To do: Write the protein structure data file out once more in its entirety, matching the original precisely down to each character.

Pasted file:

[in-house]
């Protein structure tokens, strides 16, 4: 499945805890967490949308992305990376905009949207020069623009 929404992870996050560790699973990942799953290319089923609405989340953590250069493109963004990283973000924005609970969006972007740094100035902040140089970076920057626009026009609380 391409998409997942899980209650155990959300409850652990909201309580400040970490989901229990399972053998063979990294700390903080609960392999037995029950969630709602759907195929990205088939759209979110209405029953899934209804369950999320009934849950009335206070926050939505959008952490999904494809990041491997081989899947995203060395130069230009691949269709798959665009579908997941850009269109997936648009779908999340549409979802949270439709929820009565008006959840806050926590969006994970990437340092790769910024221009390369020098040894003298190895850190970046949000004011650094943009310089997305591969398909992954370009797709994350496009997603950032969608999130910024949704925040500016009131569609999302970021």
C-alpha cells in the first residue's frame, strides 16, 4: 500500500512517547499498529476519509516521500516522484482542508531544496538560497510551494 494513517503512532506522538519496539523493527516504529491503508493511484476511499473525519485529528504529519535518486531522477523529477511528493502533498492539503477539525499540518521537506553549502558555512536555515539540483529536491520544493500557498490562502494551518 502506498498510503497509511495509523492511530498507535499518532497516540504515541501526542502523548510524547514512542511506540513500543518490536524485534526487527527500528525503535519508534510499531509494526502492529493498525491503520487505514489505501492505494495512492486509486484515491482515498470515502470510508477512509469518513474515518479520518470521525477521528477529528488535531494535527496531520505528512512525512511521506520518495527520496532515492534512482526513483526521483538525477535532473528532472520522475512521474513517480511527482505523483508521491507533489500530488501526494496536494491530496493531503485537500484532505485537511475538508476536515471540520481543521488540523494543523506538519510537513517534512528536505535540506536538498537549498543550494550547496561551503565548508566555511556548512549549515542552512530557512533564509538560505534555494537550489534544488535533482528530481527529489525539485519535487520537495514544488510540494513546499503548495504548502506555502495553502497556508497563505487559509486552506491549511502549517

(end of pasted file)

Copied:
[in-house]
């Protein structure tokens, strides 16, 4: 499945805890967490949308992305990376905009949207020069623009 929404992870996050560790699973990942799953290319089923609405989340953590250069493109963004990283973000924005609970969006972007740094100035902040140089970076920057626009026009609380 391409998409997942899980209650155990959300409850652990909201309580400040970490989901229990399972053998063979990294700390903080609960392999037995029950969630709602759907195929990205088939759209979110209405029953899934209804369950999320009934849950009335206070926050939505959008952490999904494809990041491997081989899947995203060395130069230009691949269709798959665009579908997941850009269109997936648009779908999340549409979802949270439709929820009565008006959840806050926590969006994970990437340092790769910024221009390369020098040894003298190895850190970046949000004011650094943009310089997305591969398909992954370009797709994350496009997603950032969608999130910024949704925040500016009131569609999302970021």
C-alpha cells in the first residue's frame, strides 16, 4: 500500500512517547499498529476519509516521500516522484482542508531544496538560497510551494 494513517503512532506522538519496539523493527516504529491503508493511484476511499473525519485529528504529519535518486531522477523529477511528493502533498492539503477539525499540518521537506553549502558555512536555515539540483529536491520544493500557498490562502494551518 502506498498510503497509511495509523492511530498507535499518532497516540504515541501526542502523548510524547514512542511506540513500543518490536524485534526487527527500528525503535519508534510499531509494526502492529493498525491503520487505514489505501492505494495512492486509486484515491482515498470515502470510508477512509469518513474515518479520518470521525477521528477529528488535531494535527496531520505528512512525512511521506520518495527520496532515492534512482526513483526521483538525477535532473528532472520522475512521474513517480511527482505523483508521491507533489500530488501526494496536494491530496493531503485537500484532505485537511475538508476536515471540520481543521488540523494543523506538519510537513517534512528536505535540506536538498537549498543550494550547496561551503565548508566555511556548512549549515542552512530557512533564509538560505534555494537550489534544488535533482528530481527529489525539485519535487520537495514544488510540494513546499503548495504548502506555502495553502497556508497563505487559509486552506491549511502549517